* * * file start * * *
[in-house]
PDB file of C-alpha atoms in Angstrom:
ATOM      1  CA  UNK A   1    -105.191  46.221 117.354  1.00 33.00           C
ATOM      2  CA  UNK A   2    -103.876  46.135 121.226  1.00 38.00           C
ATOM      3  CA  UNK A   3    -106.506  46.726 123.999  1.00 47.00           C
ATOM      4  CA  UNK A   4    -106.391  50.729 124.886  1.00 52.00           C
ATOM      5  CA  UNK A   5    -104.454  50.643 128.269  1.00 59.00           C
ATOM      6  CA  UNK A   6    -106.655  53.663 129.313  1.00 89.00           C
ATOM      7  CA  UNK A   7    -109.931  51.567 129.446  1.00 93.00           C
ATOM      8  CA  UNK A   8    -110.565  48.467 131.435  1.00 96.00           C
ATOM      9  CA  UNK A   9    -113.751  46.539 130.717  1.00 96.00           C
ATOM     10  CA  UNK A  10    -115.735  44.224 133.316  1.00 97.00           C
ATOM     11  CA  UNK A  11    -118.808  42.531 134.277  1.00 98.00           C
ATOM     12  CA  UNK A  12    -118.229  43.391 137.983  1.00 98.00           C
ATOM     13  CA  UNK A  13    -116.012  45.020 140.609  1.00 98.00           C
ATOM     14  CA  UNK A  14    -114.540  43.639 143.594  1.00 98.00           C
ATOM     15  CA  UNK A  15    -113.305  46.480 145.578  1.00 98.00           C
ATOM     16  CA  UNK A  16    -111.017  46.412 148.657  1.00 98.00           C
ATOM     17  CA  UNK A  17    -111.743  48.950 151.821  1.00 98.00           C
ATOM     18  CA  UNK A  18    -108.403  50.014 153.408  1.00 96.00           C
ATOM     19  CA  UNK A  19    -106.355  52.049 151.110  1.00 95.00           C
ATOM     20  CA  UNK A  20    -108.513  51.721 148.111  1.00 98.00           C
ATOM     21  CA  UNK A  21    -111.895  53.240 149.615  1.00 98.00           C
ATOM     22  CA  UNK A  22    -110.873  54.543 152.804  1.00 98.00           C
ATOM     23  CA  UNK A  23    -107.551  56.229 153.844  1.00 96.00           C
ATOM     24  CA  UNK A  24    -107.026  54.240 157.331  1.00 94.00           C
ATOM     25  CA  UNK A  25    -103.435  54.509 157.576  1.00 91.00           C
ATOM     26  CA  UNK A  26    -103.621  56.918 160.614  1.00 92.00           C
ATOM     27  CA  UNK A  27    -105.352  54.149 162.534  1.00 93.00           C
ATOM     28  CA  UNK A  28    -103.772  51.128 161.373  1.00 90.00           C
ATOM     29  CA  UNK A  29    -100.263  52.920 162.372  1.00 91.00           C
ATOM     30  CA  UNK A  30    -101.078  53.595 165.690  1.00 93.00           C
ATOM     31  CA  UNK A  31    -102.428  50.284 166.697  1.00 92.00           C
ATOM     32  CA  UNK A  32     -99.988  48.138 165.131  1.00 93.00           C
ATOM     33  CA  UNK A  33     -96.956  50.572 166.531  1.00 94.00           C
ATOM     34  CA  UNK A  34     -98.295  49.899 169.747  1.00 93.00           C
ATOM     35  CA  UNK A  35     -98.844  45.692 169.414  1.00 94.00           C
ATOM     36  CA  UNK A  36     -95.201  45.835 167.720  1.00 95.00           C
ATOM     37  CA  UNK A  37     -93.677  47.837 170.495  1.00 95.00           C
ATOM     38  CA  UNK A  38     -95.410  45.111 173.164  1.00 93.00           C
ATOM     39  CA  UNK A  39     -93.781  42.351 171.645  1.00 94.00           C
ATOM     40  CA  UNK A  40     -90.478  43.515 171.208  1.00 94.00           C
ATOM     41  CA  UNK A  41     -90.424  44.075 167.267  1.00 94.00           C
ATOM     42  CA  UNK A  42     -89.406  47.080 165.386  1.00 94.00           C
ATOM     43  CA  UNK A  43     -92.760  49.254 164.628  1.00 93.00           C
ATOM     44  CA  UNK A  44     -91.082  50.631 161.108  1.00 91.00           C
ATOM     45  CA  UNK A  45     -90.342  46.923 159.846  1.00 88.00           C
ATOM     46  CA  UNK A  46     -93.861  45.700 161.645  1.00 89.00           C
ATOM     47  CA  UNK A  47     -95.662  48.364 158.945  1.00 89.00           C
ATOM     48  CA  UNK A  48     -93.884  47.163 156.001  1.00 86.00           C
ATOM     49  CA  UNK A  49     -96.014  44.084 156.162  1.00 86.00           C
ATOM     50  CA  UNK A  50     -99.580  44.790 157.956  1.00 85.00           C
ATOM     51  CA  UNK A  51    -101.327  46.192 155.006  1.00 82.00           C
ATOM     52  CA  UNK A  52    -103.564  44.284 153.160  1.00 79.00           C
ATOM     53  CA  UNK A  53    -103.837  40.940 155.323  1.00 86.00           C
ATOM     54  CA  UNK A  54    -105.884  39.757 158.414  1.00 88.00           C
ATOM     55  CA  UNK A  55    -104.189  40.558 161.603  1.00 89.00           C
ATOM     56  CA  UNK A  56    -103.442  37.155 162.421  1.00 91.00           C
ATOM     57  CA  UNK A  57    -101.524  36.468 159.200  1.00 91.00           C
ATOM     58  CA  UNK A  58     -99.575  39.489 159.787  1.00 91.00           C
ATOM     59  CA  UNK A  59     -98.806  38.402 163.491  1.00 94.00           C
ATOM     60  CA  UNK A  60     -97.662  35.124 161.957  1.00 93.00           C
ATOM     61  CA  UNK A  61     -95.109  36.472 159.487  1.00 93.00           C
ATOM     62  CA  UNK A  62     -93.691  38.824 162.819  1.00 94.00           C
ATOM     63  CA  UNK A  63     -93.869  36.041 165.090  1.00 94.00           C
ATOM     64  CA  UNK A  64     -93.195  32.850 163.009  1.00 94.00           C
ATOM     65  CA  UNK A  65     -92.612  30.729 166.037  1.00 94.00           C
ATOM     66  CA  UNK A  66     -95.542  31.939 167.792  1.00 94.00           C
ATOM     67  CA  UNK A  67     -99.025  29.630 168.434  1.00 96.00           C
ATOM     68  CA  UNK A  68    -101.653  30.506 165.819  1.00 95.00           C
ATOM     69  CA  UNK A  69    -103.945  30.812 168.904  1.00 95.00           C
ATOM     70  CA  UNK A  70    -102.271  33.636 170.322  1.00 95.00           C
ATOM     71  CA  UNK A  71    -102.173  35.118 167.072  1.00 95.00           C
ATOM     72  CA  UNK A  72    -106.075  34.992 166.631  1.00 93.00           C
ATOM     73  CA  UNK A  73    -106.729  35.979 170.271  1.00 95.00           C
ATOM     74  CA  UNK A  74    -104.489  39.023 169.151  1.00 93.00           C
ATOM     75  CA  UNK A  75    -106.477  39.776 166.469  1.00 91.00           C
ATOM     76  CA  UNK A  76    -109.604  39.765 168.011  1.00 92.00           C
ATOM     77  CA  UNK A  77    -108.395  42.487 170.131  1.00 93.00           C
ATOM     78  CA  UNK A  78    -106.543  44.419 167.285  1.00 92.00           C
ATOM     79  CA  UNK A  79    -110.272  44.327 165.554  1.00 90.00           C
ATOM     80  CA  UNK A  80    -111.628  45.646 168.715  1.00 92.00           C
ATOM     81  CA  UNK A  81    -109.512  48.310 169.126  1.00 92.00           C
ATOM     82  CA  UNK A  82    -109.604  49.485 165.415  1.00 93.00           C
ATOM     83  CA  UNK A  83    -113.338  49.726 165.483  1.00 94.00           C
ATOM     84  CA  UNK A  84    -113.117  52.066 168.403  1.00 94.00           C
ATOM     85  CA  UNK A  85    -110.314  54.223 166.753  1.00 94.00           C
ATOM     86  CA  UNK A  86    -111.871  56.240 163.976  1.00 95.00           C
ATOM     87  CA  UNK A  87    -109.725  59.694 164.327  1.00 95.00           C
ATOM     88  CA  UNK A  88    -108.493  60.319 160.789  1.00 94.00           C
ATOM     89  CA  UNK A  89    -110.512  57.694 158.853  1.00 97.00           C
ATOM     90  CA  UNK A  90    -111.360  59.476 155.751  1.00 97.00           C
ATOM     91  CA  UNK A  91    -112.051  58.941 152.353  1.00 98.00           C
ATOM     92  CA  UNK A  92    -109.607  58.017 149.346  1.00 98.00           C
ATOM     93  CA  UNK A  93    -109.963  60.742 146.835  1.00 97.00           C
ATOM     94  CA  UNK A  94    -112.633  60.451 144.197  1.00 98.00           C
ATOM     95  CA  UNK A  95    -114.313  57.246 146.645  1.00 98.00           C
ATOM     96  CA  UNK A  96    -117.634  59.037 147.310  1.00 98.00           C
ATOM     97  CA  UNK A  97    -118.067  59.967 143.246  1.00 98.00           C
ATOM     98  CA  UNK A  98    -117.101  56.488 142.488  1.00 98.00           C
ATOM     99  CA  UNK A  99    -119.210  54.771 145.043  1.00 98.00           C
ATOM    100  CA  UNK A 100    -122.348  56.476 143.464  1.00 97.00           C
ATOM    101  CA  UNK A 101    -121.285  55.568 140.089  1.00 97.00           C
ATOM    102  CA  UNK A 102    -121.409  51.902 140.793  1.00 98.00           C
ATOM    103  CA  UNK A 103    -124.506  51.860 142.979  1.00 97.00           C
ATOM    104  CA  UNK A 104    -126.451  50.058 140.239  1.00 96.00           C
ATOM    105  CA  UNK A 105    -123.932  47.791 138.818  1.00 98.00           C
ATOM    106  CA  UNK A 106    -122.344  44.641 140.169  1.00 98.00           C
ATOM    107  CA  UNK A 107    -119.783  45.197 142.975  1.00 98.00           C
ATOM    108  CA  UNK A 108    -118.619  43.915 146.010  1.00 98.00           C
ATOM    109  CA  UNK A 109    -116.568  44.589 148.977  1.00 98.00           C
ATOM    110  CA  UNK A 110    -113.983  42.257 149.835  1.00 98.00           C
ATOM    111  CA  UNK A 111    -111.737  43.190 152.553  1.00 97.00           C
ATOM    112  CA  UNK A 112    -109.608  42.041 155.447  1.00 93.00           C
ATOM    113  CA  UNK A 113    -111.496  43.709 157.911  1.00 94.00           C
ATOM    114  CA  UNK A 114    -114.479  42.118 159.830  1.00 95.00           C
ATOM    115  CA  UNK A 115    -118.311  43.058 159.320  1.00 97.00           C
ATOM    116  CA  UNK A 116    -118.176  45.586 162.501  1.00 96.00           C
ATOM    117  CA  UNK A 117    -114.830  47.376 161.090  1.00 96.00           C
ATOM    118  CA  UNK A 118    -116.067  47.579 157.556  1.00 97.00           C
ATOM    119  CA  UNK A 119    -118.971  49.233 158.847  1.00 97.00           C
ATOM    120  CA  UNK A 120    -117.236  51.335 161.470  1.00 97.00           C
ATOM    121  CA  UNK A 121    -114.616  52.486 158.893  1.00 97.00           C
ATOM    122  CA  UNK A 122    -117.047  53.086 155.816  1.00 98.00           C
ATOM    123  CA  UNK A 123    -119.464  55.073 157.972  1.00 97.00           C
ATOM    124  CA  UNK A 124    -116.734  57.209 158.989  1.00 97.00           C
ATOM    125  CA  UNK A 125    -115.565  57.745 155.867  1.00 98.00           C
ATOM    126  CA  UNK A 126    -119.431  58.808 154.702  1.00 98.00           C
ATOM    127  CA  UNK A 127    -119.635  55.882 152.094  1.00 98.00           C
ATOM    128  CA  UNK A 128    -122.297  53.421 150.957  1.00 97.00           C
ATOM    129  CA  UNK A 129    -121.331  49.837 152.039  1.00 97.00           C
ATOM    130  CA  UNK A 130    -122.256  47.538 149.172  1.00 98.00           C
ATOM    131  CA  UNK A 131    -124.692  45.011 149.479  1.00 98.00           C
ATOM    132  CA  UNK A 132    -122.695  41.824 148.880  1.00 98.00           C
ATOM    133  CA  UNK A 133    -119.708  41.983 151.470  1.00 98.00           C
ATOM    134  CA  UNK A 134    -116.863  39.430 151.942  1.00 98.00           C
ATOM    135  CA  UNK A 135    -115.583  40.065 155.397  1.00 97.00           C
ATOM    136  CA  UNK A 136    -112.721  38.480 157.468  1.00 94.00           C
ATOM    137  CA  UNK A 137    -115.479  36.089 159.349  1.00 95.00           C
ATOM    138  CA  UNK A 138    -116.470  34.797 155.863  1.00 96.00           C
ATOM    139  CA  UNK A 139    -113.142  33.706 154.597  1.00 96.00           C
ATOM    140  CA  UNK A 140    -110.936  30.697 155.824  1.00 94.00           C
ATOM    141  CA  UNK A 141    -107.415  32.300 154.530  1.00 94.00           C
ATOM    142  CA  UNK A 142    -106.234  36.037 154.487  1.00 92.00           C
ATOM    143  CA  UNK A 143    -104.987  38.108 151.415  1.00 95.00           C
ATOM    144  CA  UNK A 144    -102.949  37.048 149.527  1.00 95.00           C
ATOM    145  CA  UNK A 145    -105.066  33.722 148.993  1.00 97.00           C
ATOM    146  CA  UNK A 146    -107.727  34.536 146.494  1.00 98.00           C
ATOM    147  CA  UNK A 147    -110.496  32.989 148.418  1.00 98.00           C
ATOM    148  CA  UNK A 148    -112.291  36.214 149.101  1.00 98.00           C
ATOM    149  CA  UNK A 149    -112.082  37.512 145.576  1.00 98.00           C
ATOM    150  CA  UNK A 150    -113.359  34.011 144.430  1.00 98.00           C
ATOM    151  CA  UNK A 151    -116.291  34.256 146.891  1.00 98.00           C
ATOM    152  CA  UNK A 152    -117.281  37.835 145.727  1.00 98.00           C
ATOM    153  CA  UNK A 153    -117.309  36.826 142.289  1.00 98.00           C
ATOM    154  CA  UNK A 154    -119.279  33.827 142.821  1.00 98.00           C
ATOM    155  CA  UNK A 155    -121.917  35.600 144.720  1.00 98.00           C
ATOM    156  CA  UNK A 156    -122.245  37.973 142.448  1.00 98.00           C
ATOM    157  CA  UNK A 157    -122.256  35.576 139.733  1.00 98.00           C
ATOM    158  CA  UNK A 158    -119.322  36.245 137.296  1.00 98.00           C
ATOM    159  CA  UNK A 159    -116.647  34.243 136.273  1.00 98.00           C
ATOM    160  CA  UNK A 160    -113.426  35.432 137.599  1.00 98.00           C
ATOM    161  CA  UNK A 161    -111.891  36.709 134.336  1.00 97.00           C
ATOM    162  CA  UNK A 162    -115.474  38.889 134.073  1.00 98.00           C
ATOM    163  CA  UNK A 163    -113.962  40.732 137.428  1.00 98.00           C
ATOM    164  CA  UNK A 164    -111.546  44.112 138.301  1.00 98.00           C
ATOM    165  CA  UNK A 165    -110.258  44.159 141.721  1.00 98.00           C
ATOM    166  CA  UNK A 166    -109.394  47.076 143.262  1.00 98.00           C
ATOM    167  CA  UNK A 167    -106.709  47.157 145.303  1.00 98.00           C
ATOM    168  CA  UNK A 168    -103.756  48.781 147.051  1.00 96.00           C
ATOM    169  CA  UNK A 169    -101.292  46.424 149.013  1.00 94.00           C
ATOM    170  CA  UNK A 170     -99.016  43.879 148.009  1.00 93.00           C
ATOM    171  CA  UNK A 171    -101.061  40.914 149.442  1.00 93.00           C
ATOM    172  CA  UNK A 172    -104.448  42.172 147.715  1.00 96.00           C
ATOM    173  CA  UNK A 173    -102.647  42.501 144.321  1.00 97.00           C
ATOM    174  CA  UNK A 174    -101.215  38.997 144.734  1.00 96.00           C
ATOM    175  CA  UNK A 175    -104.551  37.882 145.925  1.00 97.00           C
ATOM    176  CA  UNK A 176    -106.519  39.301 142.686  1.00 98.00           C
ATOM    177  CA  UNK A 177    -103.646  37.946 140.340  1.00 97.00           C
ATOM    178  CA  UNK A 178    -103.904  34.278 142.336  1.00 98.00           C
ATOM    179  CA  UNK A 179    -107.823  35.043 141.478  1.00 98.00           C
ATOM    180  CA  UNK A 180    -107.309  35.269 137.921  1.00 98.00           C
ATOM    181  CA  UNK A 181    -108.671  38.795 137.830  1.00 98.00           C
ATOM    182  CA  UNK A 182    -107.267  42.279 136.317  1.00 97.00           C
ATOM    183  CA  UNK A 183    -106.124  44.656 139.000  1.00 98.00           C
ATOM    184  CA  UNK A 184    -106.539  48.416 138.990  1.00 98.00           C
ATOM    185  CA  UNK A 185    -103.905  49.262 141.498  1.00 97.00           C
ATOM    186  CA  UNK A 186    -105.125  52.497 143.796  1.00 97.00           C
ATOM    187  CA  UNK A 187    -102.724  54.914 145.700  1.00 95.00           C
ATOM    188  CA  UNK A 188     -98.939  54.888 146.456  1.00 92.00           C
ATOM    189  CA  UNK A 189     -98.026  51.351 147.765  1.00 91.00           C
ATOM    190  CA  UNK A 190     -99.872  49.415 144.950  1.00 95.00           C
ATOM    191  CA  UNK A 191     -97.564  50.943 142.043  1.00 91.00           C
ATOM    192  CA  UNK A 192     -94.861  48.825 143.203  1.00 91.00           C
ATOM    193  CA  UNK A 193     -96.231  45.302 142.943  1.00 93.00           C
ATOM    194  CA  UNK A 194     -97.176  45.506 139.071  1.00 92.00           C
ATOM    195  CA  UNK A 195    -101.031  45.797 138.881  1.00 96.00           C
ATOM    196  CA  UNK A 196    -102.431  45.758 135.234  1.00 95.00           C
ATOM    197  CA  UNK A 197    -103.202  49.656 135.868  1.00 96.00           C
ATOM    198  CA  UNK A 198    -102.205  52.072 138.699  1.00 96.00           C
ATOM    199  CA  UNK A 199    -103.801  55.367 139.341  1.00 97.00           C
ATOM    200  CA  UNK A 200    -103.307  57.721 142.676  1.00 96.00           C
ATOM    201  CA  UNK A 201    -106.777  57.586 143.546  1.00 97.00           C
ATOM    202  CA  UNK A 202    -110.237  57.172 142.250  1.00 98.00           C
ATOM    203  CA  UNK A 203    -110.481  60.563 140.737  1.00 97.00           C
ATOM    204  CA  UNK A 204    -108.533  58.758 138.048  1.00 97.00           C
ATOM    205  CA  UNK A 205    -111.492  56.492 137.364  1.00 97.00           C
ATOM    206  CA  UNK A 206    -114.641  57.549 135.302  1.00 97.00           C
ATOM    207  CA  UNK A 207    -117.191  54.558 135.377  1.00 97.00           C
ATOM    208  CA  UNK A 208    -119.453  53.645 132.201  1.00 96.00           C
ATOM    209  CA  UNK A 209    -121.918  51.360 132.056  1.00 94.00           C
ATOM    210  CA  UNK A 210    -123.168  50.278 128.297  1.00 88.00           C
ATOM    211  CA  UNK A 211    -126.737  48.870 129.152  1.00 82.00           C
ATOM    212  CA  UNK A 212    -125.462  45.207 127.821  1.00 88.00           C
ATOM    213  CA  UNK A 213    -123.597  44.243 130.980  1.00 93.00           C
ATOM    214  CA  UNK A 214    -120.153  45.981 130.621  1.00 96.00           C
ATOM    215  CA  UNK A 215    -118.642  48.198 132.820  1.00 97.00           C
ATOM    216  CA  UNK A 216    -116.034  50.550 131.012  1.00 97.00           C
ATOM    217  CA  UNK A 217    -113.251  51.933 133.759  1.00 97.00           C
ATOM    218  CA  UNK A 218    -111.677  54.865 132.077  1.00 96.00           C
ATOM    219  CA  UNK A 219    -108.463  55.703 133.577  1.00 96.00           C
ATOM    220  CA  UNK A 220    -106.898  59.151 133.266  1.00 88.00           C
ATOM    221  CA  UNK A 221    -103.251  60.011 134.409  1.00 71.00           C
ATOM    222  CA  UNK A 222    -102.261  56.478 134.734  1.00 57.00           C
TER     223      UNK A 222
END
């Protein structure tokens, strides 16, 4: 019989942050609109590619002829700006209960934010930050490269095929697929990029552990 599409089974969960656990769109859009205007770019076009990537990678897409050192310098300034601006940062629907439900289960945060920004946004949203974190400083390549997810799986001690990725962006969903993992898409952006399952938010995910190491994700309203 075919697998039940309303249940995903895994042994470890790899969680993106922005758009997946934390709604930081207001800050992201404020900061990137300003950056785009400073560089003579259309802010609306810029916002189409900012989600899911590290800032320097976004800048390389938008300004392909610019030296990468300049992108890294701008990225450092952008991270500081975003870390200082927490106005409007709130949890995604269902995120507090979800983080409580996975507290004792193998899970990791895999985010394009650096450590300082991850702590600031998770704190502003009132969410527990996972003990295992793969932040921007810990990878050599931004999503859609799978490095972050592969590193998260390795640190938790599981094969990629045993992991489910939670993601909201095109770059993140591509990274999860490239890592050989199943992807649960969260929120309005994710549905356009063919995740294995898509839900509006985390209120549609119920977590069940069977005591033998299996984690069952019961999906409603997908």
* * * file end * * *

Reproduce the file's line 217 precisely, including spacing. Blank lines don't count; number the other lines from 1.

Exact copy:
ATOM    215  CA  UNK A 215    -118.642  48.198 132.820  1.00 97.00           C